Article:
About the sarabande: The characteristic rhythm emphasizes the second beat, and normally there would be a longer note value there (cf. the chaconne from the D minor violin partita, BWV 1004). In the movement at hand, Bach instead emphasizes beat 2 by placing a non-harmonic tone there. Eliot, IMHO, in every instance, that non-chord tone needs to be nailed [i]very[/i] cleanly (so that its identity as a surprise note is without question), and given a bit more volume (which then dramatically subsides into the following eighth ... i.e., a classic "sigh" gesture).
Posted: 12/5/2009 4:13:16 PM

From: Croxley Green, Hertfordshire, UK

Joined: 10/5/2005

After reading Peter's observation that it was double speed and an octave too high, I downloaded a copy and played it back at half-speed.

Haha! Didn't work at all. The half-speed vibrato was what did it for me.

Nonetheless it strikes me that doing this might be of some benefit as a performance analysis tool - I understand that many athletes watch themselves in slow motion to help fine-tune their technique.

Also, please, please, please, can someone record themselves playing the finale of the William Tell overture at quarter tempo and two octaves down, then post it on YouTube at quadruple speed so the tempo and pitch are correct. I promise it will be the funniest theremin video ever, and go completely viral instantly.
Posted: 12/5/2009 5:16:28 PM

From: Canada

Joined: 8/1/2008


About the tempo - here is a quote from the Oxford Companion To Music: [The sarabande] is in a three-in-a-measure time and its phrases usually begin on the first beat of a measure and go along at a sober, steady pace with a degree of nobility. Handel's LASCIA CH'IO PIANGA is a good specimen of the sarabande."

My observation in regard to Eliot's performance was that he did not play it in 3/4 time, nor did it proceed "at a sober steady pace with a degree of nobility."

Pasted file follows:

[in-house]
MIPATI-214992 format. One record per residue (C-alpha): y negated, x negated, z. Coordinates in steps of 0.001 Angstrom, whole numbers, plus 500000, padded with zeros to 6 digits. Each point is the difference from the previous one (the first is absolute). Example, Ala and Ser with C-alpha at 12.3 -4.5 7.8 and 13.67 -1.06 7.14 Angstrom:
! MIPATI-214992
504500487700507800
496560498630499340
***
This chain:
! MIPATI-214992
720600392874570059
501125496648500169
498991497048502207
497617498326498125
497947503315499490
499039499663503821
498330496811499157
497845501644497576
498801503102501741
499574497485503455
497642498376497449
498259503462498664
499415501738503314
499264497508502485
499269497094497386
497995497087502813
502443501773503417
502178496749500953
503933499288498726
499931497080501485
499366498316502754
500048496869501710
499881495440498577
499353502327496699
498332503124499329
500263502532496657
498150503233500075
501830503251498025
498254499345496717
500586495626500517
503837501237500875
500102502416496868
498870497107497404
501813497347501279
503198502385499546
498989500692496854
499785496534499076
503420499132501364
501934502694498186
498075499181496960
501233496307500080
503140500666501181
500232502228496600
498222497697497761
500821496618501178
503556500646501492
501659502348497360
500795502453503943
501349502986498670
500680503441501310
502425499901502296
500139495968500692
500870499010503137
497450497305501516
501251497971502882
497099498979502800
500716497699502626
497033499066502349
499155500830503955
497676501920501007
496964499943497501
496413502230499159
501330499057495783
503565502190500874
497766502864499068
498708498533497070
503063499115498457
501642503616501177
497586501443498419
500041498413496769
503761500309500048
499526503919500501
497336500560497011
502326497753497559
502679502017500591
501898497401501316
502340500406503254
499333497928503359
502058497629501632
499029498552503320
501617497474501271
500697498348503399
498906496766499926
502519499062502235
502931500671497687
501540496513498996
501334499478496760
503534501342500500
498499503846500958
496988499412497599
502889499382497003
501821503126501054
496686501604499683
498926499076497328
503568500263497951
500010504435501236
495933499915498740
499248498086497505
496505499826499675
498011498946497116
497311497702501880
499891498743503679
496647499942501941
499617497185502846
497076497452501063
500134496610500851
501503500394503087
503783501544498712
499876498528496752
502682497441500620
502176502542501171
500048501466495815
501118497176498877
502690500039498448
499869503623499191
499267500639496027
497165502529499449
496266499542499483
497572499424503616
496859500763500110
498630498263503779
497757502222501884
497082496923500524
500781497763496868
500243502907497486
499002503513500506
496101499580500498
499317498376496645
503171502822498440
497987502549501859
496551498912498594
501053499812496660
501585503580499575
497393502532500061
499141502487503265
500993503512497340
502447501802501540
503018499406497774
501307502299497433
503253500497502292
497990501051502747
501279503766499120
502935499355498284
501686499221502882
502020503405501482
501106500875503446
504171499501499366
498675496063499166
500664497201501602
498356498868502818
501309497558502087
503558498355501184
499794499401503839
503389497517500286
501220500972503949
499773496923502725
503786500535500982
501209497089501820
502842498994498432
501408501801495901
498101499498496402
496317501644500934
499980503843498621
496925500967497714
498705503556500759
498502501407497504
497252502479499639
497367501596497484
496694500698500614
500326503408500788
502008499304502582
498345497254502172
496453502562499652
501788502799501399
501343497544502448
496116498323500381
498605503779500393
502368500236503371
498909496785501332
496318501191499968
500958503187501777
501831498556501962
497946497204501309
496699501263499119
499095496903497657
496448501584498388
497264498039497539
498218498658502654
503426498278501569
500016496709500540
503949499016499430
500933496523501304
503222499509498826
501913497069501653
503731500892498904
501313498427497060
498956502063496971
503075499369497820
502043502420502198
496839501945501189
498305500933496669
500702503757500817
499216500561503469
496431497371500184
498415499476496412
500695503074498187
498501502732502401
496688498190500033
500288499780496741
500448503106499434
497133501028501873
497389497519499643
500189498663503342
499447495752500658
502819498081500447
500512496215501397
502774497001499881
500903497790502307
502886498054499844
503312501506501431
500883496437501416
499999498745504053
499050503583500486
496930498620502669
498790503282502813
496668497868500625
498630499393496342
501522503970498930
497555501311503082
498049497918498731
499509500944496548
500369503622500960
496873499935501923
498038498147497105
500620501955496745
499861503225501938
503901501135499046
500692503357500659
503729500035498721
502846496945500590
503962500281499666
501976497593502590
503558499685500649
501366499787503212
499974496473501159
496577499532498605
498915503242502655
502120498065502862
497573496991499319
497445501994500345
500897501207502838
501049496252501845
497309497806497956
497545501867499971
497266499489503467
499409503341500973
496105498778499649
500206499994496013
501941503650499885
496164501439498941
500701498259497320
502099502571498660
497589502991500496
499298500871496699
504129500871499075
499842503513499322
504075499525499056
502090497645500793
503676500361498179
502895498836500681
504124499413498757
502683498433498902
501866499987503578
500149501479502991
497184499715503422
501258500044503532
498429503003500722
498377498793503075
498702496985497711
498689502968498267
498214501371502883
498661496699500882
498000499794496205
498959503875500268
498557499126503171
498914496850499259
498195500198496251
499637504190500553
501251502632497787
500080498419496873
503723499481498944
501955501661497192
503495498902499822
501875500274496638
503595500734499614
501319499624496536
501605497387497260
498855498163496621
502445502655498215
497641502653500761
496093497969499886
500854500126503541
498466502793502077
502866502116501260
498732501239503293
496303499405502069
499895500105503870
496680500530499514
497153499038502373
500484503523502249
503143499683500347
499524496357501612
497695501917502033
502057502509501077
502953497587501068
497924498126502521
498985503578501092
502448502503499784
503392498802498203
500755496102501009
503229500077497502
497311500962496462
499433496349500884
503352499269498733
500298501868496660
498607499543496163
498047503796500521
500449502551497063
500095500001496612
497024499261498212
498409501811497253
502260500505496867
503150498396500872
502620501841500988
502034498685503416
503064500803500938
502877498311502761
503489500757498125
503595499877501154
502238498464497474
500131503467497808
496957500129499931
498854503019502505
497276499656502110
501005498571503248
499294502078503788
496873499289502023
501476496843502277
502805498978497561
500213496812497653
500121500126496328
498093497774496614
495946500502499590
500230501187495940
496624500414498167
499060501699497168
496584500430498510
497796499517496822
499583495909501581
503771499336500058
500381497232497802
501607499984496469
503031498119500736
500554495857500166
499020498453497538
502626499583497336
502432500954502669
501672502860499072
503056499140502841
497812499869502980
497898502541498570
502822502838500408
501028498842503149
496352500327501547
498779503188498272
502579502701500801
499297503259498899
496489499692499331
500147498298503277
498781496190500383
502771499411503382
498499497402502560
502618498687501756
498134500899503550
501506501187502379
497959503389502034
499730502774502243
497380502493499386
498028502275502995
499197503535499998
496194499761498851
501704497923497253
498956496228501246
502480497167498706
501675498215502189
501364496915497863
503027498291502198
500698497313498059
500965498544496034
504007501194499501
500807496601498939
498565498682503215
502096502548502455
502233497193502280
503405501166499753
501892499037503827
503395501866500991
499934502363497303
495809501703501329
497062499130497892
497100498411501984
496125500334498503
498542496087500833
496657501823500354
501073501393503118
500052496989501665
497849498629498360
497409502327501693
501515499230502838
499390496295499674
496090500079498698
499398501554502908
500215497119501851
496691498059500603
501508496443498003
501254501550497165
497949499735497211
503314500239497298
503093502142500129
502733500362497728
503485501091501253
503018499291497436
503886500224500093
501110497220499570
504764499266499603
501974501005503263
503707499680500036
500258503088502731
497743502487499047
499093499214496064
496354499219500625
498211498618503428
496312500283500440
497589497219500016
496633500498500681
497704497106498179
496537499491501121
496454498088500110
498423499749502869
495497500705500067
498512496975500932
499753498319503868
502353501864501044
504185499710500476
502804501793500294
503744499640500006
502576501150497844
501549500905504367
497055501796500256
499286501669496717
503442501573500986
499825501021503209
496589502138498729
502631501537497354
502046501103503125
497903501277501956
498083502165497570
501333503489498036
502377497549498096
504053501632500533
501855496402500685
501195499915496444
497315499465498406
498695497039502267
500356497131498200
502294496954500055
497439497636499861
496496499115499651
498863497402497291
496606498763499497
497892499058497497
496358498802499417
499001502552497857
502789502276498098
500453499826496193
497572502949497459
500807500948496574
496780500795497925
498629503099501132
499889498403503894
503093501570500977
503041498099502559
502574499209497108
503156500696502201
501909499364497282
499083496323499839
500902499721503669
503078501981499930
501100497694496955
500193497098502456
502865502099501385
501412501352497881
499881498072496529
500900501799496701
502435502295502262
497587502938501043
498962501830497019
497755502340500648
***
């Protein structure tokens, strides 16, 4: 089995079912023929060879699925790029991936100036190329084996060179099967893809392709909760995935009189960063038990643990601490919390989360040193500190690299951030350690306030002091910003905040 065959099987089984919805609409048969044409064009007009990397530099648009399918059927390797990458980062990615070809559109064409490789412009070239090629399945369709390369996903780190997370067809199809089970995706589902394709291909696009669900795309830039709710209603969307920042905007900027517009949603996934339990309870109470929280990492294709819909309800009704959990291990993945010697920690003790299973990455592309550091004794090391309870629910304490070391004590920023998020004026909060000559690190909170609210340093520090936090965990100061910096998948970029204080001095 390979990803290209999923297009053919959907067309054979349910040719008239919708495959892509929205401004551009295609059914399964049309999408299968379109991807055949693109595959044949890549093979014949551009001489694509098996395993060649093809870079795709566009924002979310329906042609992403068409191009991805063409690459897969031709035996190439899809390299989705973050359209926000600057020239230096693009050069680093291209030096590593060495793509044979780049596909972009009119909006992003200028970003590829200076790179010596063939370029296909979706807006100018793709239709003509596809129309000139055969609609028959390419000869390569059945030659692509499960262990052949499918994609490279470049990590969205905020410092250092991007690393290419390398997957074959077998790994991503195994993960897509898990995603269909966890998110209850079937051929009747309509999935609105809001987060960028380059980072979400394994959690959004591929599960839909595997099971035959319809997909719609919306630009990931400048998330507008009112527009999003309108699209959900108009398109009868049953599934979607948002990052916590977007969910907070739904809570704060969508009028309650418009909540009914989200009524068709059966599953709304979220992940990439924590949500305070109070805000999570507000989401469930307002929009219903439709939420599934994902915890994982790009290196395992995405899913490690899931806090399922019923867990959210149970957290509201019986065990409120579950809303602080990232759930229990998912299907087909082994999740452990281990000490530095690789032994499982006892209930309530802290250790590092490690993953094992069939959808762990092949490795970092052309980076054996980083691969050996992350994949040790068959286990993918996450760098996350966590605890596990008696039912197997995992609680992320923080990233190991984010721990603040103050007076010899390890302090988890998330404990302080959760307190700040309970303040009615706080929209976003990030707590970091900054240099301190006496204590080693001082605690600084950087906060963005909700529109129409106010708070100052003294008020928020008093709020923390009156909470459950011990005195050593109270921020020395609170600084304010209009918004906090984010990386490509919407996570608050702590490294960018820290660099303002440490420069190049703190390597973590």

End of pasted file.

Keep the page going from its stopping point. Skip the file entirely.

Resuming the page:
Out of curiosity, before offering an opinion, I did compare the tempo of Eliot's theremin transcription to the following cello version of the piece played by Mstislav Rostropovich, and found the former to be exactly twice as fast.

Sarabande (http://www.youtube.com/watch?v=l3dgACCAzwM)

I am neither a traditionalist nor a purist - we're THEREMINISTS for heaven's sake - but I do think it behooves us as musicians to ask ourselves, before radically changing elements as essential to a piece as the tempo and time signature, if we are really complementing the composition, or if we are simply being careless and haphazard.

I have no doubt that many in the theremin community will find Eliot's performance of the sarabande from Cello Suite #5 to be brilliant, and the finest they have every heard (the same good people will probably find me to be a mean-spirited pain the ass!) LOL

Posted: 12/6/2009 12:23:21 AM

From: Santa Rosa, California USA

Joined: 7/25/2005

Many and sincere thanks for all the great crit. How fascinating and enlightening, the info about the musical "sigh." I hope to investigate that with arm and ear. I'm not sure how intent I am at historical authenticity. Maybe it would have been better to label my piece "Variation on a theme of Bach" or something like that. I didn't play the repeats, either, which most everybody does, to my knowledge (though Rostropovitch has said that his teacher forbade his students to play ANY of the repeats!) I really love something about this Sarabande, and I tried to inform my little rendition by that in it that made me love it.

Coalpy, I don't think you meant to call me "careless" or "haphazard"--I think you were speaking generally, as you often do, but, just for the record, though I spent little time, it's true, in musicological study, I did spend an obscene number of hours, early and late, working on these 108 notes, trying to teach my neuromusculature how to navigate them, and trying to reproduce in sound what I felt inside.